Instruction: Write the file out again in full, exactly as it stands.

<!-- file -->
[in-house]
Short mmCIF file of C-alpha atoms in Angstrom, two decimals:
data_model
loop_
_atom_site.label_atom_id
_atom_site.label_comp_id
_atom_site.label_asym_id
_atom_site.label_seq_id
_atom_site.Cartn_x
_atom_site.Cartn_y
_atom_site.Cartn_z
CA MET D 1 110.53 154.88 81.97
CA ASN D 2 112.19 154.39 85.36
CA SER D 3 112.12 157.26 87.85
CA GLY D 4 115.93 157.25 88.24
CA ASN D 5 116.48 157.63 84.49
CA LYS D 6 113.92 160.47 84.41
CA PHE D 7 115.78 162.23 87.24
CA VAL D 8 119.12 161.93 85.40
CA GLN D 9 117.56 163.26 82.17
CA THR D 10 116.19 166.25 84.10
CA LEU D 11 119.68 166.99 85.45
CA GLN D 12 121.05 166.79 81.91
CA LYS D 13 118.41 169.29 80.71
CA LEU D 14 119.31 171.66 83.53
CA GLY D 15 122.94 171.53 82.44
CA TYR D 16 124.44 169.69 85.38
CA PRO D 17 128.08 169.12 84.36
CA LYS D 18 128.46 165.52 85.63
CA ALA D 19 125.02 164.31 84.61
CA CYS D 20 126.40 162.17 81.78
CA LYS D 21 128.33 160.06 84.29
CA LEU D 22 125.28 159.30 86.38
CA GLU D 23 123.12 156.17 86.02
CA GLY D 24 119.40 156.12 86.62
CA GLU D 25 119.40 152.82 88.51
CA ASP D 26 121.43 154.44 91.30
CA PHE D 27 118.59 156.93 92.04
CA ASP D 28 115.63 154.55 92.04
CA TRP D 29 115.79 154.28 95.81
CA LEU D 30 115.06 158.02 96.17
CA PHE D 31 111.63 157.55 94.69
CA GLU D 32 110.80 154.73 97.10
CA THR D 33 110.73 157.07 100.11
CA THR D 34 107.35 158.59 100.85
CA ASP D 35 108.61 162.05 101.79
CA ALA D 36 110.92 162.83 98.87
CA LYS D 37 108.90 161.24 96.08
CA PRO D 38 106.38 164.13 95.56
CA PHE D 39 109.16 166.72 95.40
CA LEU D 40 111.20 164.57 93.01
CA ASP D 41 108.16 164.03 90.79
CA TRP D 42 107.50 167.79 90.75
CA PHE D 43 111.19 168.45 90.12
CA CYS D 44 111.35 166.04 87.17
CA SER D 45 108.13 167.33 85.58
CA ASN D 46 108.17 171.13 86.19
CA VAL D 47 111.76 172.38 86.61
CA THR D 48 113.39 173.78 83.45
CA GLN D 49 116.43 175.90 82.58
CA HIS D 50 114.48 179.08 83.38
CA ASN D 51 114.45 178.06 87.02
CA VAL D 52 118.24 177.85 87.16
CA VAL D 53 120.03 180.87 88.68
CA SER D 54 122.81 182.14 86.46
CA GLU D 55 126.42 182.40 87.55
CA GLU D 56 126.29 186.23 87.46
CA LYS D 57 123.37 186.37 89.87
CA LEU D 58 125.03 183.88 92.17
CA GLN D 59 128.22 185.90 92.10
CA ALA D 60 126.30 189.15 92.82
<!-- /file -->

[in-house]
Short mmCIF file of C-alpha atoms in Angstrom, two decimals:
data_model
loop_
_atom_site.label_atom_id
_atom_site.label_comp_id
_atom_site.label_asym_id
_atom_site.label_seq_id
_atom_site.Cartn_x
_atom_site.Cartn_y
_atom_site.Cartn_z
CA MET D 1 110.53 154.88 81.97
CA ASN D 2 112.19 154.39 85.36
CA SER D 3 112.12 157.26 87.85
CA GLY D 4 115.93 157.25 88.24
CA ASN D 5 116.48 157.63 84.49
CA LYS D 6 113.92 160.47 84.41
CA PHE D 7 115.78 162.23 87.24
CA VAL D 8 119.12 161.93 85.40
CA GLN D 9 117.56 163.26 82.17
CA THR D 10 116.19 166.25 84.10
CA LEU D 11 119.68 166.99 85.45
CA GLN D 12 121.05 166.79 81.91
CA LYS D 13 118.41 169.29 80.71
CA LEU D 14 119.31 171.66 83.53
CA GLY D 15 122.94 171.53 82.44
CA TYR D 16 124.44 169.69 85.38
CA PRO D 17 128.08 169.12 84.36
CA LYS D 18 128.46 165.52 85.63
CA ALA D 19 125.02 164.31 84.61
CA CYS D 20 126.40 162.17 81.78
CA LYS D 21 128.33 160.06 84.29
CA LEU D 22 125.28 159.30 86.38
CA GLU D 23 123.12 156.17 86.02
CA GLY D 24 119.40 156.12 86.62
CA GLU D 25 119.40 152.82 88.51
CA ASP D 26 121.43 154.44 91.30
CA PHE D 27 118.59 156.93 92.04
CA ASP D 28 115.63 154.55 92.04
CA TRP D 29 115.79 154.28 95.81
CA LEU D 30 115.06 158.02 96.17
CA PHE D 31 111.63 157.55 94.69
CA GLU D 32 110.80 154.73 97.10
CA THR D 33 110.73 157.07 100.11
CA THR D 34 107.35 158.59 100.85
CA ASP D 35 108.61 162.05 101.79
CA ALA D 36 110.92 162.83 98.87
CA LYS D 37 108.90 161.24 96.08
CA PRO D 38 106.38 164.13 95.56
CA PHE D 39 109.16 166.72 95.40
CA LEU D 40 111.20 164.57 93.01
CA ASP D 41 108.16 164.03 90.79
CA TRP D 42 107.50 167.79 90.75
CA PHE D 43 111.19 168.45 90.12
CA CYS D 44 111.35 166.04 87.17
CA SER D 45 108.13 167.33 85.58
CA ASN D 46 108.17 171.13 86.19
CA VAL D 47 111.76 172.38 86.61
CA THR D 48 113.39 173.78 83.45
CA GLN D 49 116.43 175.90 82.58
CA HIS D 50 114.48 179.08 83.38
CA ASN D 51 114.45 178.06 87.02
CA VAL D 52 118.24 177.85 87.16
CA VAL D 53 120.03 180.87 88.68
CA SER D 54 122.81 182.14 86.46
CA GLU D 55 126.42 182.40 87.55
CA GLU D 56 126.29 186.23 87.46
CA LYS D 57 123.37 186.37 89.87
CA LEU D 58 125.03 183.88 92.17
CA GLN D 59 128.22 185.90 92.10
CA ALA D 60 126.30 189.15 92.82